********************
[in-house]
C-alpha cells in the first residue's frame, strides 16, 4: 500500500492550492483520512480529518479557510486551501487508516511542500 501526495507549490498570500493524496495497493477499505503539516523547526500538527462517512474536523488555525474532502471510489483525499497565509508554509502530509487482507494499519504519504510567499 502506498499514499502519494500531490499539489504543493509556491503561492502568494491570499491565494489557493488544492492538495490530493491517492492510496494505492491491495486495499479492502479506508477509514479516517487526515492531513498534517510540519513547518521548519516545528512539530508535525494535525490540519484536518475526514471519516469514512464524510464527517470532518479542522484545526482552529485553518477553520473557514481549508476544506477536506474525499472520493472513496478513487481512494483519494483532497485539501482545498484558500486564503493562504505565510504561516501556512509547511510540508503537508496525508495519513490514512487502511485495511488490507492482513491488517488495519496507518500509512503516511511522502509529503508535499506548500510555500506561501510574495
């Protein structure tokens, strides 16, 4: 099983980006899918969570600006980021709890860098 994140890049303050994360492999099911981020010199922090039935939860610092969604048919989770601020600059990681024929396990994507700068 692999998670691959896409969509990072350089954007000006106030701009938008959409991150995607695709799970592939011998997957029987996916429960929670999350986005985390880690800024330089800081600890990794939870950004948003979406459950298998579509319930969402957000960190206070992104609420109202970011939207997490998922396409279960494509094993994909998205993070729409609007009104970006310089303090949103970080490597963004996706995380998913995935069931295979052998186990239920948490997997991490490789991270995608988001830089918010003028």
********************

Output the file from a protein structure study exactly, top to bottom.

[in-house]
C-alpha cells in the first residue's frame, strides 16, 4: 500500500492550492483520512480529518479557510486551501487508516511542500 501526495507549490498570500493524496495497493477499505503539516523547526500538527462517512474536523488555525474532502471510489483525499497565509508554509502530509487482507494499519504519504510567499 502506498499514499502519494500531490499539489504543493509556491503561492502568494491570499491565494489557493488544492492538495490530493491517492492510496494505492491491495486495499479492502479506508477509514479516517487526515492531513498534517510540519513547518521548519516545528512539530508535525494535525490540519484536518475526514471519516469514512464524510464527517470532518479542522484545526482552529485553518477553520473557514481549508476544506477536506474525499472520493472513496478513487481512494483519494483532497485539501482545498484558500486564503493562504505565510504561516501556512509547511510540508503537508496525508495519513490514512487502511485495511488490507492482513491488517488495519496507518500509512503516511511522502509529503508535499506548500510555500506561501510574495
């Protein structure tokens, strides 16, 4: 099983980006899918969570600006980021709890860098 994140890049303050994360492999099911981020010199922090039935939860610092969604048919989770601020600059990681024929396990994507700068 692999998670691959896409969509990072350089954007000006106030701009938008959409991150995607695709799970592939011998997957029987996916429960929670999350986005985390880690800024330089800081600890990794939870950004948003979406459950298998579509319930969402957000960190206070992104609420109202970011939207997490998922396409279960494509094993994909998205993070729409609007009104970006310089303090949103970080490597963004996706995380998913995935069931295979052998186990239920948490997997991490490789991270995608988001830089918010003028």